You famously “retired,” taking time to travel the world before returning to open the first L’Atelier. What did you learn?
I learned a lot about different cultures and the various products of the countries I visited. I’m really curious about everything and always in search of new flavors and new [cooking] techniques.

Do the Michelin ratings still matter to you?
We cannot ignore the stars awarded by the Michelin Guide, which is truly an independent guide. This is an award that really recognizes the work of our teams in all of our restaurants that have won awards. The Michelin stars can have influence on a restaurant’s business. For example, Restauarant Joël Robuchon in Las Vegas was not full before the Michelin guide awarded it three stars. From the moment it was awarded three stars, it was immediately full and has remained full ever since. We can not minimize the impact that the Michelin Guide can have on the customer. It’s a given that it will not be ignored.

You’ve been at the top of the culinary game for some time now. How do you feel about that?
To stay at the top, one must constantly challenge himself and always work harder and do more.

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Tell me about your Bordeaux restaurant. Is that your “piece de la resistance”?
Yes, I think it is an embassy showcasing the excellence of French gastronomy.

Americans see you as a huge “grand chef” but in France, you were very accessible, doing easy dishes on TV for years on “Bon Appetit Bien Sur.” Do people in different parts of the world have a different perception of you?
I have always wanted to pass on my knowledge: whether with my staff or with a larger audience through television. This has opened up the kitchen to a much larger number people. In my restaurants, I’m always listening to customers and I love meeting them. This is also part of cooking. For me, cooking is an act of love.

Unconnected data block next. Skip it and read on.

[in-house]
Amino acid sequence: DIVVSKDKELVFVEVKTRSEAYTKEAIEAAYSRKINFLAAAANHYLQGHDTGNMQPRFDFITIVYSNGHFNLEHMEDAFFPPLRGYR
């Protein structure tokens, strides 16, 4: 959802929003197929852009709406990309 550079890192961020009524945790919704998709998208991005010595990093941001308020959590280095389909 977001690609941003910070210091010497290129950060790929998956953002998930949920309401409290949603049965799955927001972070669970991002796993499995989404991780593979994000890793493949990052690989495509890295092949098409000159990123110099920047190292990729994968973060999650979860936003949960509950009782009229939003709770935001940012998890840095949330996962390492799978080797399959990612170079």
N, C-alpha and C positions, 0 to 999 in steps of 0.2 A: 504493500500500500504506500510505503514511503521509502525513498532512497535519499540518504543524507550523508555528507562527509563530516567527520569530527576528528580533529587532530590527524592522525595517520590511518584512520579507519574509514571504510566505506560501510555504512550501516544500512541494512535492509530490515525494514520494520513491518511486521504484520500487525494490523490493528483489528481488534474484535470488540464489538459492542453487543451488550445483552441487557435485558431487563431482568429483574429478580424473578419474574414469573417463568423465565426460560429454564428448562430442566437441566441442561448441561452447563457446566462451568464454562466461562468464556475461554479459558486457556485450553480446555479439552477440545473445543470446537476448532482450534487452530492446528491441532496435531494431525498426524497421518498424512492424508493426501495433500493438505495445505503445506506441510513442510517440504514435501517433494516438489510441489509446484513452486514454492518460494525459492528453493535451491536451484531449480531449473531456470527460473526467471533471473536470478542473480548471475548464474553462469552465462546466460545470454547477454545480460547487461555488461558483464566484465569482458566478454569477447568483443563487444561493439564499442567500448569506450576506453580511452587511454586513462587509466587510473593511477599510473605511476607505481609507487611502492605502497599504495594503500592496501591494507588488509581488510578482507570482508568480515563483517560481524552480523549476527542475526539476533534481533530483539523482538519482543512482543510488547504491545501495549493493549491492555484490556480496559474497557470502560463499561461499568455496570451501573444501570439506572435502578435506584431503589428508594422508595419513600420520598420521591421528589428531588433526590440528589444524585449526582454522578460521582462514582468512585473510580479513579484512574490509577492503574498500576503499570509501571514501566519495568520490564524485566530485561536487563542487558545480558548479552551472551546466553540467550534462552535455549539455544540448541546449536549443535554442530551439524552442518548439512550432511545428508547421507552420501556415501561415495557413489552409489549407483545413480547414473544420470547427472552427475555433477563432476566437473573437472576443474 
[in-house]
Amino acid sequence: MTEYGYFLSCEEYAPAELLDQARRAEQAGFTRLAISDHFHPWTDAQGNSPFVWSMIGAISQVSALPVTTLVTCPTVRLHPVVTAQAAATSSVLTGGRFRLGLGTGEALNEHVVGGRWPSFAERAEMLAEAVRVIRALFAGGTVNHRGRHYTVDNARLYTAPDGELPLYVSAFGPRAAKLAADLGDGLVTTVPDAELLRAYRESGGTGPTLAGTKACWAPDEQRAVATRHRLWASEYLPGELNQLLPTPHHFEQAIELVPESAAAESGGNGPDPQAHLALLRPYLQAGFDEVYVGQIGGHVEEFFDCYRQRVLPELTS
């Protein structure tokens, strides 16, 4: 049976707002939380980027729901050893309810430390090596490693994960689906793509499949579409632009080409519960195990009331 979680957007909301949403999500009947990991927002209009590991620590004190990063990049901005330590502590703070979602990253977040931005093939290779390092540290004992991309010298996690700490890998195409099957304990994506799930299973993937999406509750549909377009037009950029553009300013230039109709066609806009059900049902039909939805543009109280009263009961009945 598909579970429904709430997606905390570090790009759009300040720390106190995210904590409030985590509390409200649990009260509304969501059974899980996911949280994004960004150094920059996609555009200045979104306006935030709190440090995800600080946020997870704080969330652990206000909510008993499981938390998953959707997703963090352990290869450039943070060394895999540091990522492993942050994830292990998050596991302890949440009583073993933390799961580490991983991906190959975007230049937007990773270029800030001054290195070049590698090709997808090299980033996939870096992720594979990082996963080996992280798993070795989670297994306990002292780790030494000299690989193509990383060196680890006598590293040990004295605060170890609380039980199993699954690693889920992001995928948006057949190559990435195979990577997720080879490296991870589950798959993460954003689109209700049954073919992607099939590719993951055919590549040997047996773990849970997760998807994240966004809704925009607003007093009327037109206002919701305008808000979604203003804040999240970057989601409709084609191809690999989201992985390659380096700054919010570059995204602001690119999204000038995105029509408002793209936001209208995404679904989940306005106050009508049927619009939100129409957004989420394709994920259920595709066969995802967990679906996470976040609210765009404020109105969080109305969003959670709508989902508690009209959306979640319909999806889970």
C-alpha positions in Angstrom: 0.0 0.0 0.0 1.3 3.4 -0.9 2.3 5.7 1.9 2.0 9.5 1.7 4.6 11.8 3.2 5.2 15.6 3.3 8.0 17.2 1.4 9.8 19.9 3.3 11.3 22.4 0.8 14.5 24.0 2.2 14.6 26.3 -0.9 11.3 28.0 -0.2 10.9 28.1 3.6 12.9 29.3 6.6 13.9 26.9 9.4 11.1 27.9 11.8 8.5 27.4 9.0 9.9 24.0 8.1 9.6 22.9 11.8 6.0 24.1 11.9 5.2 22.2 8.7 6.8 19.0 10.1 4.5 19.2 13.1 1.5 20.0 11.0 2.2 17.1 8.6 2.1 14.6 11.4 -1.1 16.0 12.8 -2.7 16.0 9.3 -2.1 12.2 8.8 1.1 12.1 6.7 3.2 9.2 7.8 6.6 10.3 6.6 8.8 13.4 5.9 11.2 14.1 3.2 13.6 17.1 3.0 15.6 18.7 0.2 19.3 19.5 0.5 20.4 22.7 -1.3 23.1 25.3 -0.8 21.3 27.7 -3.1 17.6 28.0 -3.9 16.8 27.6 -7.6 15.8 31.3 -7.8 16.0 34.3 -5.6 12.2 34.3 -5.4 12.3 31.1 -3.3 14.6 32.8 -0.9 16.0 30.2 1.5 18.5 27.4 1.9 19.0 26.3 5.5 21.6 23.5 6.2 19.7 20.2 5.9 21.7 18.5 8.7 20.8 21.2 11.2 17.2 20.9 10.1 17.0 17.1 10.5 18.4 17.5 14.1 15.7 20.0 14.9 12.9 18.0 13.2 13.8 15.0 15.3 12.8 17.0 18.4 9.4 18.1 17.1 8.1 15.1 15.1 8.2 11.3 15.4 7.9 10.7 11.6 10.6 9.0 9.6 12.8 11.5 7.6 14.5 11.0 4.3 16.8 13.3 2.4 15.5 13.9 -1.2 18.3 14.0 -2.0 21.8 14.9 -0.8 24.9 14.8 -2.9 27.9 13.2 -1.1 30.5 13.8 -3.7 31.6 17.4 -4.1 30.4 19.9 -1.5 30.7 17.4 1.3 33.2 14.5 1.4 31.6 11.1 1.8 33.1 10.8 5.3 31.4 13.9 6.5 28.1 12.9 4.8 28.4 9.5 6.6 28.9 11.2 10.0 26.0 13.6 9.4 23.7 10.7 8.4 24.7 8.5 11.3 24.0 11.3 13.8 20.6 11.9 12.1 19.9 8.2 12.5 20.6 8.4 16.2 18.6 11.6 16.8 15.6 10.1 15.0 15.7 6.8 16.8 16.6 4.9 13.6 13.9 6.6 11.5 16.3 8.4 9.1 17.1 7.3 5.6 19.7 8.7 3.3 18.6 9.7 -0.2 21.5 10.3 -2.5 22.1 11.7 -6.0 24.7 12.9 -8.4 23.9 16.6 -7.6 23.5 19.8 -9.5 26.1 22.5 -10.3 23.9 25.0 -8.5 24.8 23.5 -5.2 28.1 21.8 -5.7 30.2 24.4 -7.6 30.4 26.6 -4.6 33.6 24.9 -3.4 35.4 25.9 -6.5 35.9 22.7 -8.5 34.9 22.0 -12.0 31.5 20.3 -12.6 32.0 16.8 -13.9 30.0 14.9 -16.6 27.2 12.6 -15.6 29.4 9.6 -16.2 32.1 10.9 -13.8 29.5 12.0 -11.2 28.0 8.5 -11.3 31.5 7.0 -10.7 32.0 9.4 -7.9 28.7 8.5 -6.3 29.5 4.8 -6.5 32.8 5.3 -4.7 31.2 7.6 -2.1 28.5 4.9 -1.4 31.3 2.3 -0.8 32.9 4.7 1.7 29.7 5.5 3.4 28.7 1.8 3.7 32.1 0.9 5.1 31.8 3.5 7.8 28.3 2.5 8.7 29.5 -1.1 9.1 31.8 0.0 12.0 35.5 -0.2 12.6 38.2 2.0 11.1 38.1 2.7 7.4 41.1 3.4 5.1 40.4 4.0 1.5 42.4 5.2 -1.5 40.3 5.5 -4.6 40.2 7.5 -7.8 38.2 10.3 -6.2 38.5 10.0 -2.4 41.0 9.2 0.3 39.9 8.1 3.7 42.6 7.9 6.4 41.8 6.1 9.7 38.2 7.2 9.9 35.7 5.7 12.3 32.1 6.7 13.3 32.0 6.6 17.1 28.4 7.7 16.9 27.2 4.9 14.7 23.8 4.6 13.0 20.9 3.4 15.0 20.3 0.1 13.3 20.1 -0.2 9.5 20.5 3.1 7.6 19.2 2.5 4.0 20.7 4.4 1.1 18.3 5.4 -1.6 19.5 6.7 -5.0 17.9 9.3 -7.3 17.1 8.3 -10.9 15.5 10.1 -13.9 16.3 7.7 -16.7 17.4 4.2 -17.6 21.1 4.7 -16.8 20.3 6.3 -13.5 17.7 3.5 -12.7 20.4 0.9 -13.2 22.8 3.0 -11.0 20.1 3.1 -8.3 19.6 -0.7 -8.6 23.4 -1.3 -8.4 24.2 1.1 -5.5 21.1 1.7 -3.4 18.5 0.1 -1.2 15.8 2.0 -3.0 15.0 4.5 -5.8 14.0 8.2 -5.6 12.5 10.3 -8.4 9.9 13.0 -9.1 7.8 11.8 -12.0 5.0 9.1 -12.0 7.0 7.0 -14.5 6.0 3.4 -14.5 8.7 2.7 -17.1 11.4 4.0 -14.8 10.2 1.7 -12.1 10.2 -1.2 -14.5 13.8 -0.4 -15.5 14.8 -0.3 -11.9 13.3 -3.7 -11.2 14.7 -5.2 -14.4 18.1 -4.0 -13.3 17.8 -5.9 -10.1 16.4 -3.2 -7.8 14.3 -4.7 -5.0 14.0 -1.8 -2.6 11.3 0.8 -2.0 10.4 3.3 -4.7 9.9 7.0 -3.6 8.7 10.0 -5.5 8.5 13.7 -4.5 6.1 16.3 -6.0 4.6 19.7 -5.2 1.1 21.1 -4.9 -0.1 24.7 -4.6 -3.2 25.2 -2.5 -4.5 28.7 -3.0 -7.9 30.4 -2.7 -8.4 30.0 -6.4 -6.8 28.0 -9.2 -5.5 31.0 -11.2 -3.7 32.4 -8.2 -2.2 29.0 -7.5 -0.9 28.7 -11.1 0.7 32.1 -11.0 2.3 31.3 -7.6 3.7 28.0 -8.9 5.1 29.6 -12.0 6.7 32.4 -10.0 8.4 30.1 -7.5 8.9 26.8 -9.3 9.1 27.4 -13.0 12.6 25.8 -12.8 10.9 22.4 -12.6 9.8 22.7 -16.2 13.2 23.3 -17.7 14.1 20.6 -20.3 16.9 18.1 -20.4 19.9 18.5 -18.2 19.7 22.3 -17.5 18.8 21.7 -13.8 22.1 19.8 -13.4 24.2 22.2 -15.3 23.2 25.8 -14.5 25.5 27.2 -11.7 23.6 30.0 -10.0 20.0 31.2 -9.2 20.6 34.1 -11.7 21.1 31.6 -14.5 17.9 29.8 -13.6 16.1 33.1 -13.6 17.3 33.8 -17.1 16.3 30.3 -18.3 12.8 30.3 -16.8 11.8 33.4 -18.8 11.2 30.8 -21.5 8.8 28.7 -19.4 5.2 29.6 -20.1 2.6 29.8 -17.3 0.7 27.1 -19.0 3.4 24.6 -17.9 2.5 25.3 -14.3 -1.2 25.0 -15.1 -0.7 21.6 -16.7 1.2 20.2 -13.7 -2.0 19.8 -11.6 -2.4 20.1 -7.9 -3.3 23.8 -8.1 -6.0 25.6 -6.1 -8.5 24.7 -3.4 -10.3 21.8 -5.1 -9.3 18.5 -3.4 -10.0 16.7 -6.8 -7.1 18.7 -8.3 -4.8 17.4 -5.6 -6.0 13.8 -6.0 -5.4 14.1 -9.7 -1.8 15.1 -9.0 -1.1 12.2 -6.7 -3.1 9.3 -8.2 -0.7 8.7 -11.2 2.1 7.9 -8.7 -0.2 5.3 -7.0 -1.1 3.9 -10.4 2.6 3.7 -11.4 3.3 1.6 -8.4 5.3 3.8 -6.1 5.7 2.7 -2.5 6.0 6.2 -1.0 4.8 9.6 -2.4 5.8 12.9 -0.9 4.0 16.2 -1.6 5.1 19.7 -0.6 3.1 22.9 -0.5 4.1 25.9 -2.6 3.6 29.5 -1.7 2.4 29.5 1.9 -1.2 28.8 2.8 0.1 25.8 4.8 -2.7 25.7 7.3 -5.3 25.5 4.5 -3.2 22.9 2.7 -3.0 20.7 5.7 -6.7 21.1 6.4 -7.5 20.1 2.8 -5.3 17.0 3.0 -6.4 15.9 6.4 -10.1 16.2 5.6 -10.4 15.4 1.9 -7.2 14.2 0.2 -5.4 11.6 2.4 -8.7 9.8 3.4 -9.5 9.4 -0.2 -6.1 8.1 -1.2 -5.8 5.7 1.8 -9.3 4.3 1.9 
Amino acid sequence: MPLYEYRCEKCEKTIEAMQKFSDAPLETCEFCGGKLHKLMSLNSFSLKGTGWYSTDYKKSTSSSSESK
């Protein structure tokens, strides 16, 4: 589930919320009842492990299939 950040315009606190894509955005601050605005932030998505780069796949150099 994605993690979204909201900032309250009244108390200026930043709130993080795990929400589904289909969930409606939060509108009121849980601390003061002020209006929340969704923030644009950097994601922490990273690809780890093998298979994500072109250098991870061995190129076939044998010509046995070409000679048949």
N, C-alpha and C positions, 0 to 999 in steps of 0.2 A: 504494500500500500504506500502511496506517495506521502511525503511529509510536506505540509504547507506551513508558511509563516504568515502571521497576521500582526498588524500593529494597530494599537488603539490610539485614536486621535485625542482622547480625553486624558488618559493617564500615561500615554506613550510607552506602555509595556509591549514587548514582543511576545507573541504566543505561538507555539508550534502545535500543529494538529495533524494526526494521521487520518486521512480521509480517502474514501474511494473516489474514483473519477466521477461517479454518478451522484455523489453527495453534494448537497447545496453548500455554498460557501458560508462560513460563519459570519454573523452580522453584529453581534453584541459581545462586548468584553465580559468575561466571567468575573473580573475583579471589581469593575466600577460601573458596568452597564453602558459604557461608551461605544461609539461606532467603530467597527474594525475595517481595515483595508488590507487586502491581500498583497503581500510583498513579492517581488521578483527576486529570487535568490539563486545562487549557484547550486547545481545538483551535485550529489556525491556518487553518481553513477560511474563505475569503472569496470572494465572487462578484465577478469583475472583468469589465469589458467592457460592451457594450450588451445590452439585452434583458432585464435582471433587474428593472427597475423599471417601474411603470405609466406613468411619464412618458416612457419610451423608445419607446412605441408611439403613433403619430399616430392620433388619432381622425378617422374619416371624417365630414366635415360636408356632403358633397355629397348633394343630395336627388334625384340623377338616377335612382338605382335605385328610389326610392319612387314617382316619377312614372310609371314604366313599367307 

What inspired you to curate the Joël Robuchon collection of wines, and what makes this collection unique?
As you know, the marriage of food and wine is an absolute necessity – whether enjoying the 16-course degustation menu or a simple selection of cheeses with friends. I have made some very close friends, namely Bernard Magrez, who produces very high-quality wines. I believe that quality needs to be promoted, and I chose some great selections and present them in my restaurants around the world.

What celebrities have you cooked for and how do you usually cater to them?
I’ve cooked for many celebrities over my career – my favorite ones in Las Vegas would have to be Celine Dion and David Copperfield. They have both been great friends to me and the restaurant since we opened. Celine was the first person who really spoke about my restaurants when we opened, bringing her friends and helping the success of the restaurants when we first started in Las Vegas.

What haven’t you done yet that you would like to do?
To create new concepts and new challenges for myself!